Critical Illness-Related Corticosteroid Insufficiency in Cardiogenic Shock Patients: Prevalence and Prognostic Role

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Cardiogenic shock shares with septic shock common hemodynamic features, inflammatory patterns and most likely similar complications such as critical illness-related corticosteroid insufficiency. The aim of this study was to evaluate the prevalence of critical illness-related corticosteroid insufficiency in cardiogenic shock patients and to secondarily assess its prognostic value on 90-day mortality.


A single-centre prospective observational study conducted over a three-year period and including all patients with cardiogenic shock. Main exclusion criteria were patients with prior cardiac arrest, sepsis, ongoing corticosteroid therapy, and etomidate administration. A short corticotropin test was performed in the first 24 hours following admission. Serum cortisol levels were measured before (T0) and 60 min (T60) after administration of 250 μg of cosyntropin. Critical illness-related corticosteroid insufficiency was defined according to the 2017 consensus definition (basal total cortisol<10 μg.dL−1 or a delta cortisol T60-T0<9 μg.dL−1) as well as the thresholds published in 2016 in cardiogenic shock patients associated with worst prognosis (basal total cortisol>29 μg.dL−1 and delta cortisol T60-T0<17 μg.dL−1).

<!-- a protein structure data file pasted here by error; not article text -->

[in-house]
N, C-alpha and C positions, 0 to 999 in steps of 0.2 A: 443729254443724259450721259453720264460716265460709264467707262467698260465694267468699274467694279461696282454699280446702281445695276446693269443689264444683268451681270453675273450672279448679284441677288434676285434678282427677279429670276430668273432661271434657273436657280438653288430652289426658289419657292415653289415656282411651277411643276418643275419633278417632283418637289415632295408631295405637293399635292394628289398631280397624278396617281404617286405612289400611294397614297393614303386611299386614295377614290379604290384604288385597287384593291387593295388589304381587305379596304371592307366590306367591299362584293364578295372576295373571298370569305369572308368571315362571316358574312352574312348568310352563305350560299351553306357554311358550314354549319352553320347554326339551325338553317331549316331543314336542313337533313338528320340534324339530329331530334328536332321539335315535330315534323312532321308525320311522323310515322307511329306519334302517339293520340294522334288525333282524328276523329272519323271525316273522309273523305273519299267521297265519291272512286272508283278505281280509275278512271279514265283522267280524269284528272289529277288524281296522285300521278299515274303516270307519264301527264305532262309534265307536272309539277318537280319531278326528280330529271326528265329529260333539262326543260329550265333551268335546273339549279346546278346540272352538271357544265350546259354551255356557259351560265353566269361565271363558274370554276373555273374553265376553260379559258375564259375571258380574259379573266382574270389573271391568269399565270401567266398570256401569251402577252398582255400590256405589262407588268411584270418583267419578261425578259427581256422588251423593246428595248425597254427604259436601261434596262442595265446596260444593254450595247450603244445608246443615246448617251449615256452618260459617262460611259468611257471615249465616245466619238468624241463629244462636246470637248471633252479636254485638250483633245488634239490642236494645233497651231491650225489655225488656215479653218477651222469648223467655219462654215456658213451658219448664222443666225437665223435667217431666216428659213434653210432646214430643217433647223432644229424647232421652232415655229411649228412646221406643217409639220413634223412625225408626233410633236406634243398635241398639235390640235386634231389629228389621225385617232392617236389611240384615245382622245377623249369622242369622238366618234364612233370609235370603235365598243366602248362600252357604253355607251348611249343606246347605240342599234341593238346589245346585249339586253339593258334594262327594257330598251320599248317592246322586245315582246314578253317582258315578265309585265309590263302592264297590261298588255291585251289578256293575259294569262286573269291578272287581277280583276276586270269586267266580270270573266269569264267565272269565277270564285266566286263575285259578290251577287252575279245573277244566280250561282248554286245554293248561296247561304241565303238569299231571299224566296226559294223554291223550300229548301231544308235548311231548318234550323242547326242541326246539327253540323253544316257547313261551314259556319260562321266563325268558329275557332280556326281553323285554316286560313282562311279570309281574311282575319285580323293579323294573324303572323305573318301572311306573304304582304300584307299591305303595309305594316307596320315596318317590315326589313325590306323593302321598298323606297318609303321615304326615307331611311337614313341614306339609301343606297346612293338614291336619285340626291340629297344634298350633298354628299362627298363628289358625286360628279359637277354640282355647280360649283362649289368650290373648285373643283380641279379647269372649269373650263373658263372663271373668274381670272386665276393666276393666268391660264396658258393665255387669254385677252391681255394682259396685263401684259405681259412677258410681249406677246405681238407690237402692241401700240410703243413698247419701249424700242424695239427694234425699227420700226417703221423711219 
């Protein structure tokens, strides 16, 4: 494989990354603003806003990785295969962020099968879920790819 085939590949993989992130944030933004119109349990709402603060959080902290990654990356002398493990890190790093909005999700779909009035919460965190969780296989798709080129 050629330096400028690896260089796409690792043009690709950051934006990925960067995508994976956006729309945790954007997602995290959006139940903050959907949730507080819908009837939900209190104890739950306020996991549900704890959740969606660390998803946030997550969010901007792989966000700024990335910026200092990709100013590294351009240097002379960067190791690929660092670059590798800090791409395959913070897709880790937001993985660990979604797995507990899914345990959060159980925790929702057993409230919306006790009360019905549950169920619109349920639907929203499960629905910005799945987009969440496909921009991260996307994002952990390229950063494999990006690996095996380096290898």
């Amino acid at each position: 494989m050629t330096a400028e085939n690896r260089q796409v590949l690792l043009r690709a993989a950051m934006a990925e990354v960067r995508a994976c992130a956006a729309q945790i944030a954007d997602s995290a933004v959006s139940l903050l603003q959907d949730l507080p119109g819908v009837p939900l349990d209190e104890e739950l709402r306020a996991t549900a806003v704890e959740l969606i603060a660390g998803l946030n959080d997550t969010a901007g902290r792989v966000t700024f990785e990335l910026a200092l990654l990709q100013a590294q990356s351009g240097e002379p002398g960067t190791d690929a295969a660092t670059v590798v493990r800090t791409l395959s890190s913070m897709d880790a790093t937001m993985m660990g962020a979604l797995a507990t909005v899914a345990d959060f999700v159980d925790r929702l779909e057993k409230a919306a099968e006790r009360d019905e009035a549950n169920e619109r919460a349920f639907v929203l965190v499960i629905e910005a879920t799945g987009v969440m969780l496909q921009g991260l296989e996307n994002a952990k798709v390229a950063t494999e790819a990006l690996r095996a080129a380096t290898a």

Seventy-nine consecutive patients hospitalized in intensive care for cardiogenic shock met the inclusion criteria. Overall mortality was 43% at day 90. Forty-two percent had critical illness-related corticosteroid insufficiency using the 2017 consensus definition and 32% using the 2016 cardiogenic shock thresholds. Presence of critical illness-related corticosteroid insufficiency was not an independent factor associated with 90-day mortality irrespective of the thresholds used.


Critical illness-related corticosteroid insufficiency is a frequent occurrence in medical cardiogenic shock. However, in this study, such insufficiency was not associated with prognosis.

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